As a West Seattleite, there a few staples when it comes to getting outside: walking the stretch of Alki Beach or moseying around Lincoln Park, but after doing the same walks day after day (anyone else getting major Groundhog Day vibes?), it was time to explore something new.
If there are any silver linings to limiting my contact with the outdoors, it's the serendipity of finding and exploring nooks and crannies of this beautiful city that I've never seen before. So in an effort to diversify our quarantine daily routines, my mom and I hopped in the car and headed to Beach Drive, an area of WeSea south of the Alki Point Lighthouse and the business district of Alki.
If you've never made the trip down there, you gotta. It maintains that Southern Cali vibe that Alki embodies, but with so many other treasures to explore.
Although it was nearly impossible to keep our eyes off the unbelievable and unobstructed views of the Puget Sound, we noticed along the sidewalks, bronze clusters of stars along the walkway. After trying to figure out what the heck was happening, we finally stumbled across the starting point of this "avenue" with a plaque that reads, "The Avenue of Stars."
After a quick Google search, I found out that this special art installation is also a star-gazing walking tour in our very own backyard. The Avenue of Stars is a must-see for any planet, space, stars, astronomy/astrology buffs and enthusiasts.
Even though you can really start anywhere along the avenue, I highly suggest you start at start at Constellation Park, located at 64th and Beach Drive. The park itself is beautiful and actually a hot-spot destination for whale watching and a beachcombers dream in low-tide, with tide pools along the way for exploration.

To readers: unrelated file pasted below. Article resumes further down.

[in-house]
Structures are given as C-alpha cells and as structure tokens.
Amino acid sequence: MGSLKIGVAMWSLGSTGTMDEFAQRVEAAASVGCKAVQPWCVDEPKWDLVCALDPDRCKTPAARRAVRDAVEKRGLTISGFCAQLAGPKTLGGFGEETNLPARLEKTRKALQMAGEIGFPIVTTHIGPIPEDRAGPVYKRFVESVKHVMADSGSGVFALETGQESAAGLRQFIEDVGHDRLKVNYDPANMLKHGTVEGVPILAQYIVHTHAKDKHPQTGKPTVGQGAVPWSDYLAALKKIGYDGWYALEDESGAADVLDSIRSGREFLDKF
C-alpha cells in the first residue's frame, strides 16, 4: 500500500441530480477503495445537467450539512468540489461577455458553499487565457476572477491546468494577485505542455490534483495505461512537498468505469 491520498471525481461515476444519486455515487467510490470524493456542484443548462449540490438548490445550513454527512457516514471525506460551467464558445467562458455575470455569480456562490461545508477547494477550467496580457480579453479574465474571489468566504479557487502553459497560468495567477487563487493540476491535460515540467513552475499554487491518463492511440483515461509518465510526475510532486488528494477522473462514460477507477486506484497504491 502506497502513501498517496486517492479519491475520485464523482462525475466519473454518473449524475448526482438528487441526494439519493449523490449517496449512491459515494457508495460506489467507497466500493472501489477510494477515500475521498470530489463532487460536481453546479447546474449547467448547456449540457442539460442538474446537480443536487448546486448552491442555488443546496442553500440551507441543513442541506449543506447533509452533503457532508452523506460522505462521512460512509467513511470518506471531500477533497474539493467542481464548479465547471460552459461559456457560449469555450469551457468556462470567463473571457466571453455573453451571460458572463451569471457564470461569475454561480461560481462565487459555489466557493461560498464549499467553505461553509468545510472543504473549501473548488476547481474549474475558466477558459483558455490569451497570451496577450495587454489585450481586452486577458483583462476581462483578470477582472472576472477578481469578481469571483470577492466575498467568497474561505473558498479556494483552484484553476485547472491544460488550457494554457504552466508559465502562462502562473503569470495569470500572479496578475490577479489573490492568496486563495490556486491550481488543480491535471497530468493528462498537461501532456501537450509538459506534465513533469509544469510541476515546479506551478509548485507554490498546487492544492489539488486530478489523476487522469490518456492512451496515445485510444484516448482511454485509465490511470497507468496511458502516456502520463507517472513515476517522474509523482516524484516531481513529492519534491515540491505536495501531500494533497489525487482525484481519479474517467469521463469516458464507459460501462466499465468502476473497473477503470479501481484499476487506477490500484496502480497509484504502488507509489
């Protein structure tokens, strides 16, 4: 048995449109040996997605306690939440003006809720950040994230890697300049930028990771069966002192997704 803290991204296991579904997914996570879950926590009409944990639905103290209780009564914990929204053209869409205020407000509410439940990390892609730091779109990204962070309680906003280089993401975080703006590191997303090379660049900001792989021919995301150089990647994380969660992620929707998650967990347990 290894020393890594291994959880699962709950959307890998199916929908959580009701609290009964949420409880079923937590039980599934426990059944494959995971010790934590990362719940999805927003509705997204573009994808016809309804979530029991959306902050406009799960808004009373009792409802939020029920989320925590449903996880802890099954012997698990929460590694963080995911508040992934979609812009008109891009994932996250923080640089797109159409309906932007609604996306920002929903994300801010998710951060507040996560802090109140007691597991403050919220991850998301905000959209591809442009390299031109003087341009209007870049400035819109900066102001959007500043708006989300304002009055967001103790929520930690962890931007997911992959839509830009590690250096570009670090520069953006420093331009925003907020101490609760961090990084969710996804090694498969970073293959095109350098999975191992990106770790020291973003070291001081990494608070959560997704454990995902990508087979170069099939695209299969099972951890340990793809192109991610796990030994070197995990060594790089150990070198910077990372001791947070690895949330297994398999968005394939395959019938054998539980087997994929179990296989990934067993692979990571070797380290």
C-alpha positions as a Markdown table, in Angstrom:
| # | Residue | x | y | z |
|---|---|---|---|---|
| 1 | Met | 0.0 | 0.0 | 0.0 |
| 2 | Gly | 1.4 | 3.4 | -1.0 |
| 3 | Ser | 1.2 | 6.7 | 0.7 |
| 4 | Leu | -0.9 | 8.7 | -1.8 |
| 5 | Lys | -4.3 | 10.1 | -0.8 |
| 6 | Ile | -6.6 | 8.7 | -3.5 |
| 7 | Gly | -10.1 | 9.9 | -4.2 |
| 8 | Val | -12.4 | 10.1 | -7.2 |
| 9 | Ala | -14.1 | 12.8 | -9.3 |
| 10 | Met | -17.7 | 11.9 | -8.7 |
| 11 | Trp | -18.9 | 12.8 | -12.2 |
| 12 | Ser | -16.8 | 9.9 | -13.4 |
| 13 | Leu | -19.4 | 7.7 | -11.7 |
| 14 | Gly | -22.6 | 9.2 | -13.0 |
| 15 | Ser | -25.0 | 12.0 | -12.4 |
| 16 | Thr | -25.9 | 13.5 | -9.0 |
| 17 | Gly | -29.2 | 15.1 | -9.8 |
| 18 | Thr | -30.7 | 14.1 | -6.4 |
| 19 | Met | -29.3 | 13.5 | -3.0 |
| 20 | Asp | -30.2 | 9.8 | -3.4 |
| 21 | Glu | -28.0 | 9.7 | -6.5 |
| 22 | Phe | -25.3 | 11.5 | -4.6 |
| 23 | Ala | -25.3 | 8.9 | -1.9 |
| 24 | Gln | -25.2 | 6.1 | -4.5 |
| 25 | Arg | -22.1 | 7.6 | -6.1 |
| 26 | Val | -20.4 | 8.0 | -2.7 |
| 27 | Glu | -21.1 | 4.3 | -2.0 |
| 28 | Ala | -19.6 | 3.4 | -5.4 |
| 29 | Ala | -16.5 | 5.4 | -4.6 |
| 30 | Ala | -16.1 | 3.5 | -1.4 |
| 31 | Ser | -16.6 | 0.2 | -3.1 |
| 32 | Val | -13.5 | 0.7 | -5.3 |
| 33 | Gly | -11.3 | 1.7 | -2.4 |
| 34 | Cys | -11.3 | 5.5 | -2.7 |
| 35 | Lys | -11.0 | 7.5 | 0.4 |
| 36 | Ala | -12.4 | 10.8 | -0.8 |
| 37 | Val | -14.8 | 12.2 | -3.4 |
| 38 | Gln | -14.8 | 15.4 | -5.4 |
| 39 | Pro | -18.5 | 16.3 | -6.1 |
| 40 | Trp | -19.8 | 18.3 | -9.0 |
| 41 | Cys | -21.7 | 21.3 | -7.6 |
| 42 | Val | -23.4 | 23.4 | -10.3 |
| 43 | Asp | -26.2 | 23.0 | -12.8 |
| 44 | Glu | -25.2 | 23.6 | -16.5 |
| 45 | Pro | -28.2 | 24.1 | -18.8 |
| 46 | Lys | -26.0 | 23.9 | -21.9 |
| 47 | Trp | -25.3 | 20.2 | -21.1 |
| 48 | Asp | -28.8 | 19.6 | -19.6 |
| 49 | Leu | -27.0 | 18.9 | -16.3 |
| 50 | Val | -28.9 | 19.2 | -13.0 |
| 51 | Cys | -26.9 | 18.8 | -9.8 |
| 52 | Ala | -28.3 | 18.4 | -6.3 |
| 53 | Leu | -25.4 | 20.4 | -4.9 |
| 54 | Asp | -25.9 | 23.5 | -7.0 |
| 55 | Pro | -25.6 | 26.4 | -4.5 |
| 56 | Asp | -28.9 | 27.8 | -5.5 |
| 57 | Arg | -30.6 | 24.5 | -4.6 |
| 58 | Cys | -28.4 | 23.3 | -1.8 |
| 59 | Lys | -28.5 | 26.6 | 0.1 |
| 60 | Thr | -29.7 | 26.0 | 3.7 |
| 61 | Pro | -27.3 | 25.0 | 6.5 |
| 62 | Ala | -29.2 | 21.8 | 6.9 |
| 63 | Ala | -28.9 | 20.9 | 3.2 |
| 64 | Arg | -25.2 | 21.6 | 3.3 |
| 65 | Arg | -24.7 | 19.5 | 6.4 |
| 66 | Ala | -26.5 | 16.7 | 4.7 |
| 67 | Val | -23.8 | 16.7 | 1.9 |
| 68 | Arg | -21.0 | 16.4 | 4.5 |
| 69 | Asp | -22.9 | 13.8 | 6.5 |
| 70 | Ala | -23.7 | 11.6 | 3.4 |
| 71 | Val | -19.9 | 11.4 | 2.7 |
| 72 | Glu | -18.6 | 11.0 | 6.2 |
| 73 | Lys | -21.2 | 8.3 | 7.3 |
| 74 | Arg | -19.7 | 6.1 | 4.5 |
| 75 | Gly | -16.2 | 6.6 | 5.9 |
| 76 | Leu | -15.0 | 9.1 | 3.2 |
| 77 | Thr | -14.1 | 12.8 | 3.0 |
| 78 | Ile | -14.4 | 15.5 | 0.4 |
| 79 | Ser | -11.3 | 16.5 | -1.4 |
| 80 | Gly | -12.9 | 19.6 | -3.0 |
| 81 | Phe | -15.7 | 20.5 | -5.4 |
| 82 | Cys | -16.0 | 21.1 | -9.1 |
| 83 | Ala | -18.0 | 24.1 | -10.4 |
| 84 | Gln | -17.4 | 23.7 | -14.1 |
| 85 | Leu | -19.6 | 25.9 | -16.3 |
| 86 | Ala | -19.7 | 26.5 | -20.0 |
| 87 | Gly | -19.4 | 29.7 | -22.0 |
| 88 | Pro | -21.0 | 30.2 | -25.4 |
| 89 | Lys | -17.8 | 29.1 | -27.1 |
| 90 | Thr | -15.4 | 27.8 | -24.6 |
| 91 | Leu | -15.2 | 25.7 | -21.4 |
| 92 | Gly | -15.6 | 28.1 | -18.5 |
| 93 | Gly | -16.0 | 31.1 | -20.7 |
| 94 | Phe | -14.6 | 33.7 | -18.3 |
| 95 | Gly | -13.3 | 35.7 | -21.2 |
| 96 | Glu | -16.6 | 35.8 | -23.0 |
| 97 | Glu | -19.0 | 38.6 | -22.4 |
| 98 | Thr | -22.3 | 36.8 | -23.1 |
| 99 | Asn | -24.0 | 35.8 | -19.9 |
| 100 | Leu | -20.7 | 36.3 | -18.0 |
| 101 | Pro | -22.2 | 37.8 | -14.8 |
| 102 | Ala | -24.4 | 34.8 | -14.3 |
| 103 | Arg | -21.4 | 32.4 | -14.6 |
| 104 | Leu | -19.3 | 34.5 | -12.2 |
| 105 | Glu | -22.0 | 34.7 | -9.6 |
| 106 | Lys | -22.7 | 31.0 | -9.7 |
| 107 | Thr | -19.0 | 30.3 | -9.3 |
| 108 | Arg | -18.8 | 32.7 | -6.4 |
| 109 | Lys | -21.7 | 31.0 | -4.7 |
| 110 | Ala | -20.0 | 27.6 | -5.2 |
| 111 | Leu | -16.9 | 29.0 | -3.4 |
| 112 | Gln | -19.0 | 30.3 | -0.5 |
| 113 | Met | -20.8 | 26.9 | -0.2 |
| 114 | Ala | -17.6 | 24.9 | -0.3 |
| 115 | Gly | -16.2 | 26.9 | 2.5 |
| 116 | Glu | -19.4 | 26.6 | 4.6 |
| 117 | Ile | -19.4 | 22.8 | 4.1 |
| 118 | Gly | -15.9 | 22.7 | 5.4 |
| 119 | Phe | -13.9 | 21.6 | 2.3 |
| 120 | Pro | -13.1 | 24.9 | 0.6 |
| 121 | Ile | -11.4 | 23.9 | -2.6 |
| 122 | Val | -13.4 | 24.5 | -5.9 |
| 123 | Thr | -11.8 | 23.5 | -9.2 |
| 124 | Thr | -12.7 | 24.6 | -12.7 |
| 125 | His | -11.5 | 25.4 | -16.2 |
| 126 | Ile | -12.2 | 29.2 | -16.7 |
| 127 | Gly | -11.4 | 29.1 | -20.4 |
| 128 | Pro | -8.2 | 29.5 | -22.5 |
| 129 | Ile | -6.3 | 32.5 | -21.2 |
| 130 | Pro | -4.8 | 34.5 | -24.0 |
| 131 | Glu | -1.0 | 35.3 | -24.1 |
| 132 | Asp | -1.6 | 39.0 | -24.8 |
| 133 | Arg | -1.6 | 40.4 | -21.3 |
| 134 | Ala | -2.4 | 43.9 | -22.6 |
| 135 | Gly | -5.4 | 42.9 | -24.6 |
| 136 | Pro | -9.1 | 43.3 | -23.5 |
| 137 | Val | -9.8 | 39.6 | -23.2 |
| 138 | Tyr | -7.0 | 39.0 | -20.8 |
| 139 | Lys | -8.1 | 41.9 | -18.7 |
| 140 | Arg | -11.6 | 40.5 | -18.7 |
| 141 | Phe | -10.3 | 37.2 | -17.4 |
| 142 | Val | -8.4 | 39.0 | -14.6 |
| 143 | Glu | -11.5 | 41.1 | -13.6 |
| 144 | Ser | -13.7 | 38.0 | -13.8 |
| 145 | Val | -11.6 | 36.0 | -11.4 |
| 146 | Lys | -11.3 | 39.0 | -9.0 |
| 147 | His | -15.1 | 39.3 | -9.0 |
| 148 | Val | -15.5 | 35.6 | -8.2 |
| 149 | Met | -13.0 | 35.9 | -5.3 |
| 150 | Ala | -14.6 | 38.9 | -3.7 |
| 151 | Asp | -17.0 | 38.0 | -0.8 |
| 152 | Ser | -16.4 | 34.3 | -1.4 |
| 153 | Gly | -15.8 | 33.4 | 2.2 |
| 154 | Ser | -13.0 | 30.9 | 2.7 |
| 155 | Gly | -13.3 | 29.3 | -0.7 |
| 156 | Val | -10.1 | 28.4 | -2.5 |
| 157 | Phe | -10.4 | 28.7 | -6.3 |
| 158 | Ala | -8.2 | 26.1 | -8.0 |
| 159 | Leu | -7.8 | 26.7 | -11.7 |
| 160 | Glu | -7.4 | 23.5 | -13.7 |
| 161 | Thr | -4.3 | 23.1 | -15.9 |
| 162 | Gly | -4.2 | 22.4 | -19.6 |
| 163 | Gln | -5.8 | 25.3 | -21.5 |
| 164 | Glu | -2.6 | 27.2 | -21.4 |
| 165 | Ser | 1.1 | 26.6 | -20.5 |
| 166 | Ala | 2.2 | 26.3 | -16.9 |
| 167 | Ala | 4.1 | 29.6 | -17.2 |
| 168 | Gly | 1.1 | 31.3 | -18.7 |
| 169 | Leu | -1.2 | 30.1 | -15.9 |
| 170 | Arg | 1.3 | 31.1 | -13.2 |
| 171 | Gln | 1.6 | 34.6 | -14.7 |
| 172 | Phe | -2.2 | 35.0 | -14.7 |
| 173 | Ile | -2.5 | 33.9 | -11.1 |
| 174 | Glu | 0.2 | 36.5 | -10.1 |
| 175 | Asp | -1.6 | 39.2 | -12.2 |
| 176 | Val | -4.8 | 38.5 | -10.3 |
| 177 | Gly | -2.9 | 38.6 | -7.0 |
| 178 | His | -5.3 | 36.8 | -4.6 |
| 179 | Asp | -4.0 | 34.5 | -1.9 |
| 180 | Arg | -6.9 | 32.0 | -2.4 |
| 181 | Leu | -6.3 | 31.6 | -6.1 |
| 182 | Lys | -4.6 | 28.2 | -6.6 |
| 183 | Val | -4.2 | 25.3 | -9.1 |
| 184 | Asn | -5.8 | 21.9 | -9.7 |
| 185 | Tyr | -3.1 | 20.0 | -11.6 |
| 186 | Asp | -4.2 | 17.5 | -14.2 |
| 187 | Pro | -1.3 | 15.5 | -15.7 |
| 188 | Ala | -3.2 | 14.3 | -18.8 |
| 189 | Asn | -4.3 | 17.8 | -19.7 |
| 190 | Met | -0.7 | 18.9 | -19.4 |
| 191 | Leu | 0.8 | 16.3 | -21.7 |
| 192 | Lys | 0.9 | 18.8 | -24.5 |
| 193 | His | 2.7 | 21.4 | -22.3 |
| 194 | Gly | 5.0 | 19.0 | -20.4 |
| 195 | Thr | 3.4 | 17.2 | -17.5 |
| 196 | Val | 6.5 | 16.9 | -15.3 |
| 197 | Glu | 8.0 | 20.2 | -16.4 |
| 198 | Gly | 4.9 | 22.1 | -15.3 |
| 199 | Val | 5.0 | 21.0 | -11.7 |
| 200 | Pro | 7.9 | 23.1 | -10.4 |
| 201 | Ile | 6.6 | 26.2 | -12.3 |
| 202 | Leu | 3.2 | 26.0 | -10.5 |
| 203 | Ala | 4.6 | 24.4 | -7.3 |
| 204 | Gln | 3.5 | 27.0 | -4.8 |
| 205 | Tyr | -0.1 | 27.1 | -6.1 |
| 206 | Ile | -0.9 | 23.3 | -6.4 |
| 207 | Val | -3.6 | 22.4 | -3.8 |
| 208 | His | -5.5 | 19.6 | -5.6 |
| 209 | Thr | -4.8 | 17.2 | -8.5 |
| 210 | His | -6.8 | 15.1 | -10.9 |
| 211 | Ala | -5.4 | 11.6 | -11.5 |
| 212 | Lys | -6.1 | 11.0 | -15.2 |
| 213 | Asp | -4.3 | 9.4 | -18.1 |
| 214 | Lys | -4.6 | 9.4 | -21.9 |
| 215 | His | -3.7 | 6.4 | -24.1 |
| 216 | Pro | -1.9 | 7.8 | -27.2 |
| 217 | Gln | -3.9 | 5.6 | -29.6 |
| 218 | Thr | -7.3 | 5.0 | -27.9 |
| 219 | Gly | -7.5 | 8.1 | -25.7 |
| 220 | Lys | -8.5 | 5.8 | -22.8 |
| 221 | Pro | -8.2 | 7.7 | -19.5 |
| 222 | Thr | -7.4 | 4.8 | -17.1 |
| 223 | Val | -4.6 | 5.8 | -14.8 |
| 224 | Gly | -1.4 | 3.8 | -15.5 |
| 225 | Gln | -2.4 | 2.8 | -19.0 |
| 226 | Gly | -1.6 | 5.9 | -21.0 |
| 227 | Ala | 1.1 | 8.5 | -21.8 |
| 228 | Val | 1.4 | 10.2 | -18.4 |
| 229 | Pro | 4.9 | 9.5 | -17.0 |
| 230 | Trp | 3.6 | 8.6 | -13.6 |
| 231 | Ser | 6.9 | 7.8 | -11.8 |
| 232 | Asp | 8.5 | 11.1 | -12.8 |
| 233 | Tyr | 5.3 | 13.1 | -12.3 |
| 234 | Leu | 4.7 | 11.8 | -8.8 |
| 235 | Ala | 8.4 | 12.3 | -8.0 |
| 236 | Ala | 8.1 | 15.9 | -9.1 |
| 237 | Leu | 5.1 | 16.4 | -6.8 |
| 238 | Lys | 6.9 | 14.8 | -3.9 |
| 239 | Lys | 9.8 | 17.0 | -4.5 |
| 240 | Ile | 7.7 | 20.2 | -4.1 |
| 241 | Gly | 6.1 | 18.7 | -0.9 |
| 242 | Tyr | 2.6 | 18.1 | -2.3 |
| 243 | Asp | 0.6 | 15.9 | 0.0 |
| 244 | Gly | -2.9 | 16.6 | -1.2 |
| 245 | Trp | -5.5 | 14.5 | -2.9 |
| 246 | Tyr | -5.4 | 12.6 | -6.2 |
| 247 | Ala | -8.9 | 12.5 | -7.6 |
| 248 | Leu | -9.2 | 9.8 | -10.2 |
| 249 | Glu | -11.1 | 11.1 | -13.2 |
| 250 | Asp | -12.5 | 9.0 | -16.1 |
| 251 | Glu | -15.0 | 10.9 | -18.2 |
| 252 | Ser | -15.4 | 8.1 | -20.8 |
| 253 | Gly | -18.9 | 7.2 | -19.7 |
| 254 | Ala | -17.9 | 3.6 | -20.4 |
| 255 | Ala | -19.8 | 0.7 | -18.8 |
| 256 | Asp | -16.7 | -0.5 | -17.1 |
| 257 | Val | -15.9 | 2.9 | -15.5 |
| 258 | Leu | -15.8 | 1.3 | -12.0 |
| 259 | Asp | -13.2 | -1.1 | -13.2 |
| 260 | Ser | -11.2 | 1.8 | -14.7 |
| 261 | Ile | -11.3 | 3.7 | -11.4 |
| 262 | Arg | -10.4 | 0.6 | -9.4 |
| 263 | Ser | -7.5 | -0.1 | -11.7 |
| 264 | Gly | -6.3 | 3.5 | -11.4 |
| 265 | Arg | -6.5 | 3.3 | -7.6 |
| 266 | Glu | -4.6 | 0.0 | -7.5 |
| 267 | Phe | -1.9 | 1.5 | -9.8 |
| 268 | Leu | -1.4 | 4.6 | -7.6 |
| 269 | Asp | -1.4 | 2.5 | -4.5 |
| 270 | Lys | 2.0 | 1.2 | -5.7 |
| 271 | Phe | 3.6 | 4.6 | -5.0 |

Once you come across the "Avenue of Stars" plaque you begin to walk along the bronze star constellations embedded into the sidewalks. It's a longer walk, with 27 popular clusters of stars that wraps up near Benton Place along Beach Drive.
Each bronze constellation has a plaque alongside it that identifies the name and the season that the cluster of stars is most visible for stargazing. Because of the incredible unobstructed southern and western views, Constellation Park is aces for stargazing, and they've actually placed them along the avenue that optimizes the view of the specific constellation you are searching for in the nights sky.
Most of the art pieces include and name some of the brightest stars within the constellation which act as a tool to help you identify the constellations as well as gives you more information about the cluster of stars.
Another fun aspect of the plaques are the messages that the park donors have included with each installation. Some of the constellations are memorials for lost loved ones, others include poetry about the sky and the ~universe~ so not only is this a road map to an epic night of stargazing, it also has beautiful personal touches to it.
The best part about this park and avenue is that it's an educational and a fun activity at any point of the day. In the daytime, you get to enjoy the tide pools, beautiful views and can follow the avenue to learn about what constellations we have visibility to in the Pacific Northwest. Then, at night, bring your flashlights and telescopes to see what you can find!
And listen, I know...it's gonna be a trek to get out to West Seattle. The bridge is closed, the detour is long and it's just another added stressor that we don't need, trust me - I know! But we got nothing but time anyway. Come on over, folks, for the love of science and art.